A student placed in remedial math has a better chance of succeeding in college by taking college-level statistical courses with additional support instead of developmental math, according to a new report published today in the American Educational Research Association's Evaluation and Policy Analysis journal.
The research -- conducted by researchers at the City University of New York -- found that for first-year college students who tested as needing remedial algebra, 56 percent of those assigned to and enrolled in college-level statistics passed, while only 39 percent of those assigned to and enrolled in elementary algebra passed. The students who passed the statistics course also subsequently accumulated more credits.
"The majority fail the remedial elementary algebra. They don't like it and they don't like taking it," said Alexandra Logue, one of the study's authors and a research professor at the Center for Advanced Study in Education at the City University of New York Graduate Center. "But if they take statistics, they have a more positive experience and they're much more likely to pass, and if they still want to do the algebra they can come back."
The researchers looked at three ways to approach remedial math. They examined a traditional remedial algebra course, a corequisite math course with a weekly workshop, and finally the statistics course with a workshop that took place for a couple of hours a week. The students in the study had all said they were not interested in pursuing STEM majors, Logue said.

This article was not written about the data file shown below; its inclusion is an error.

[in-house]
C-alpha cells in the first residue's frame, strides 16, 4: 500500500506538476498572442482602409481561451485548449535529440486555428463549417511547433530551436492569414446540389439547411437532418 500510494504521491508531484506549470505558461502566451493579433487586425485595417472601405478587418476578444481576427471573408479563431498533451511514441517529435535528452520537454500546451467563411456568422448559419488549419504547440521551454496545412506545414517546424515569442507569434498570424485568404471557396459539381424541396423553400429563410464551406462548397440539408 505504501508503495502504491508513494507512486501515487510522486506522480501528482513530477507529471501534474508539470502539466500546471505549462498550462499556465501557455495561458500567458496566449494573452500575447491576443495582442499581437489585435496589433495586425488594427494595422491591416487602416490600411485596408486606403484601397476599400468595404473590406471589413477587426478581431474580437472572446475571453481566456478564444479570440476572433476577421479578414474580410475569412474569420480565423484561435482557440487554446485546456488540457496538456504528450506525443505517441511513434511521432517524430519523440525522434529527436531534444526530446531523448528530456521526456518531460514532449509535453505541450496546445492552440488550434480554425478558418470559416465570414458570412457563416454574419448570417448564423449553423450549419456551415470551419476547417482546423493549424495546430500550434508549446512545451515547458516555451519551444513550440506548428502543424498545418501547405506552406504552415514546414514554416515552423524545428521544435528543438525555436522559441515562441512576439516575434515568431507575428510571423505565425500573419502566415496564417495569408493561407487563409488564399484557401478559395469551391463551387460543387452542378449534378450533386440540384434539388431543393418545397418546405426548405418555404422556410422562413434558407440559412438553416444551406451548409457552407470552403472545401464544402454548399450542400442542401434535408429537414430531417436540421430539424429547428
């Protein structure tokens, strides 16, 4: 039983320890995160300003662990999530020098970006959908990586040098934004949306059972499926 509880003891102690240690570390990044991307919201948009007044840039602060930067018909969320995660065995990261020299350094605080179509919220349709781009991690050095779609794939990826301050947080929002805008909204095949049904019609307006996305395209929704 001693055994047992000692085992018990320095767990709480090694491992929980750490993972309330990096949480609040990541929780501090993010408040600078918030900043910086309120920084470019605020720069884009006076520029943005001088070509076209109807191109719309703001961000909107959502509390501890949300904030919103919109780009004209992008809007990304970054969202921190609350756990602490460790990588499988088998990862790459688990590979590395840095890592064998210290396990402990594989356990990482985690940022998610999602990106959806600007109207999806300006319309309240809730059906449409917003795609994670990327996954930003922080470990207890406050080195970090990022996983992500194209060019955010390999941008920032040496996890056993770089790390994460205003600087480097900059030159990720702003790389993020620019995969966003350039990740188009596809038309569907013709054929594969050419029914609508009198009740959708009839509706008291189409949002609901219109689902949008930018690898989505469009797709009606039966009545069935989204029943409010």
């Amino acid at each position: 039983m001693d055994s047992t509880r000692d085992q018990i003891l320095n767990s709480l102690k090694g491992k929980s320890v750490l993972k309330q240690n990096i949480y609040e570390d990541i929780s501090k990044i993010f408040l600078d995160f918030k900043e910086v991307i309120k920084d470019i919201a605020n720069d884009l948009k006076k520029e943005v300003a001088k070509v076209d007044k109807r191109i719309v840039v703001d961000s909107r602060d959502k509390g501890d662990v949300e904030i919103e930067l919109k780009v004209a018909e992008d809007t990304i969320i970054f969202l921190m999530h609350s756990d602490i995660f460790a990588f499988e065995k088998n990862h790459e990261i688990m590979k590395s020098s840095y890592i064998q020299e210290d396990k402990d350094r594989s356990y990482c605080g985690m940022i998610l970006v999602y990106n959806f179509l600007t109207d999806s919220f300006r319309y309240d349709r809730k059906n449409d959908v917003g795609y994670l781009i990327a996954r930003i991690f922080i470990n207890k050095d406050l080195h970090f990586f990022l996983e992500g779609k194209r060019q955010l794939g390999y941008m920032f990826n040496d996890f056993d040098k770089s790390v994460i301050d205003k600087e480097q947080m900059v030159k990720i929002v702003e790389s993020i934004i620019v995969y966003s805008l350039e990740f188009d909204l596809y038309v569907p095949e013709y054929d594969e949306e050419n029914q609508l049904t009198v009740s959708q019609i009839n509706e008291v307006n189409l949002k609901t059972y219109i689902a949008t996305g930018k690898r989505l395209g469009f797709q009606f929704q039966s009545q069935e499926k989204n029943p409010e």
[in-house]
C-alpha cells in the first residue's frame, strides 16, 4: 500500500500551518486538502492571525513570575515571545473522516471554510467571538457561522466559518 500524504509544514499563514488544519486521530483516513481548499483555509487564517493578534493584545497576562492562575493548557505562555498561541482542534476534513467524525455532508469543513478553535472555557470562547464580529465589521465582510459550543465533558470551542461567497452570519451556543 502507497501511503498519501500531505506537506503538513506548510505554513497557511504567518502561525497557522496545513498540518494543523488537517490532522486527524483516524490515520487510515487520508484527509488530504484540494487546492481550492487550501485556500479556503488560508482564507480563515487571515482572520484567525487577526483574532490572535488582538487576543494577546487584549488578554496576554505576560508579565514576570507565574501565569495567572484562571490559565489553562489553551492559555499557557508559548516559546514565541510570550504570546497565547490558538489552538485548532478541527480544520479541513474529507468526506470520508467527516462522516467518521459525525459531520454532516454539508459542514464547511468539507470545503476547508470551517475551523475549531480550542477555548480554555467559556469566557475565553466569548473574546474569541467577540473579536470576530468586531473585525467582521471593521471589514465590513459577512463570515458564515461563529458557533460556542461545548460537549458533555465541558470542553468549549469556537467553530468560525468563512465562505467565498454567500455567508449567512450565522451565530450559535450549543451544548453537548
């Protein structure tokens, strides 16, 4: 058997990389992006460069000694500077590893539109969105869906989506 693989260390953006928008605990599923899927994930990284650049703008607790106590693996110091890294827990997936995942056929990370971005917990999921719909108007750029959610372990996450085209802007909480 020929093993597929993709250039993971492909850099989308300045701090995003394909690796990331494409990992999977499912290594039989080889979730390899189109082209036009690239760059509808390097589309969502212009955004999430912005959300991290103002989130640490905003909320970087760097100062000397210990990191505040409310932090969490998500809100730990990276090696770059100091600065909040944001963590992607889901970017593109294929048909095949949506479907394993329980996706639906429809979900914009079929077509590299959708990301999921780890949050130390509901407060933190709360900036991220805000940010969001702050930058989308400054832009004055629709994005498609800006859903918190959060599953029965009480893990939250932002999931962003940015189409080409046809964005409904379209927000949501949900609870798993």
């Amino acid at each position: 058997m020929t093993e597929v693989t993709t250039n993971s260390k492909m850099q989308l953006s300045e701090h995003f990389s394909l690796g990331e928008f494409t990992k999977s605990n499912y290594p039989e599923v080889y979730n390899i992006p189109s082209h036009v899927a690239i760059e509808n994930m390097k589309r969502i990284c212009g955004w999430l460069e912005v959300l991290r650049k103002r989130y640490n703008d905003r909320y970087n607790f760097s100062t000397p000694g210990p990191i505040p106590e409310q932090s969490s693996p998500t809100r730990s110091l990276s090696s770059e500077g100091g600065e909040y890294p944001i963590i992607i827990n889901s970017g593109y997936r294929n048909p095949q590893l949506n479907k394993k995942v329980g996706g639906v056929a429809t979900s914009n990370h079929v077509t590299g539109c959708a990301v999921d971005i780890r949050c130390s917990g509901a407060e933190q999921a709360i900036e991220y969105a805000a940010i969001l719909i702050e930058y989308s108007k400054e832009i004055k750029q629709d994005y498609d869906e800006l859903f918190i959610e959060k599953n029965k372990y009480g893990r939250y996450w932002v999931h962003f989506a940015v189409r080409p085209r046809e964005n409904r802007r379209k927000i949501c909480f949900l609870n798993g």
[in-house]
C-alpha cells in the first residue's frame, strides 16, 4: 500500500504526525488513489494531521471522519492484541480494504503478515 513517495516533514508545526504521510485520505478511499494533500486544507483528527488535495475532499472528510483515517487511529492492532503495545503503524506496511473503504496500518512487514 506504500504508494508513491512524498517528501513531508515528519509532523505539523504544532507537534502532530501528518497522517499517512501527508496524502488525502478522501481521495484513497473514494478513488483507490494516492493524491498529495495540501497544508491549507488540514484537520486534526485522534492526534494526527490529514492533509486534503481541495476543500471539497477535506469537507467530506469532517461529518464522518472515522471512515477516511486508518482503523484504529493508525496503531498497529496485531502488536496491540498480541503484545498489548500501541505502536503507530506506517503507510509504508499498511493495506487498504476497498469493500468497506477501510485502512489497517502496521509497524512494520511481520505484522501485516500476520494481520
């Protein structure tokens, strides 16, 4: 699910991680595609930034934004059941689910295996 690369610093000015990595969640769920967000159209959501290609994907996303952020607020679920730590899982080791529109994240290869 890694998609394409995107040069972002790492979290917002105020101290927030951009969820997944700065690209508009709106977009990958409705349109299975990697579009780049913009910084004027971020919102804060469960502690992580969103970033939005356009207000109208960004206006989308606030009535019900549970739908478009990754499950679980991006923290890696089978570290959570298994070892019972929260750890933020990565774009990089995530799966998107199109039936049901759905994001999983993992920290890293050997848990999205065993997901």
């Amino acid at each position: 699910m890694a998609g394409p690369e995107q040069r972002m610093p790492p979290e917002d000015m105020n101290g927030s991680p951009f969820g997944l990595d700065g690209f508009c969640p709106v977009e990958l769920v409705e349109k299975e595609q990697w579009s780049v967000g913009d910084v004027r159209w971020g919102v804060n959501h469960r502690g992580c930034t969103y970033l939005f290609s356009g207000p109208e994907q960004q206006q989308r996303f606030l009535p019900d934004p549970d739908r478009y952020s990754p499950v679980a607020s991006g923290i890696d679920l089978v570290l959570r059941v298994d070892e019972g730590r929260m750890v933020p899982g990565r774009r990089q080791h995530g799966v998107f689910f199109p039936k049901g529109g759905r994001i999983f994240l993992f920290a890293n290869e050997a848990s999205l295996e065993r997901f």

The workshops used in the statistics courses were also slightly different from corequisite courses, which pair college-level classes with remedial supports. Corequisite remediation, which at one point was a controversial reform, has been advocated for by the nonprofit Complete College America.
Logue said the statistics workshops may involve algebra or helping students with any math area where they struggled in the statistics classes.
"Having students take a math course that's most useful to them in their major just makes sense," said Robin Ozz, president of the National Association for Developmental Education. "The statistics is in the quantitative reasoning path …. They're still getting that logical deduction and critical thinking just in ways they can use in their majors. There are a lot of ways we can teach that besides putting it in algebra."
Math remediation can be a huge barrier to increasing graduation rates. More than 80 percent of students who are assessed as needing math remediation never complete the course work, according to the report.
Ozz said the shift to more math pathways will help students be more successful when they're placed in remediation.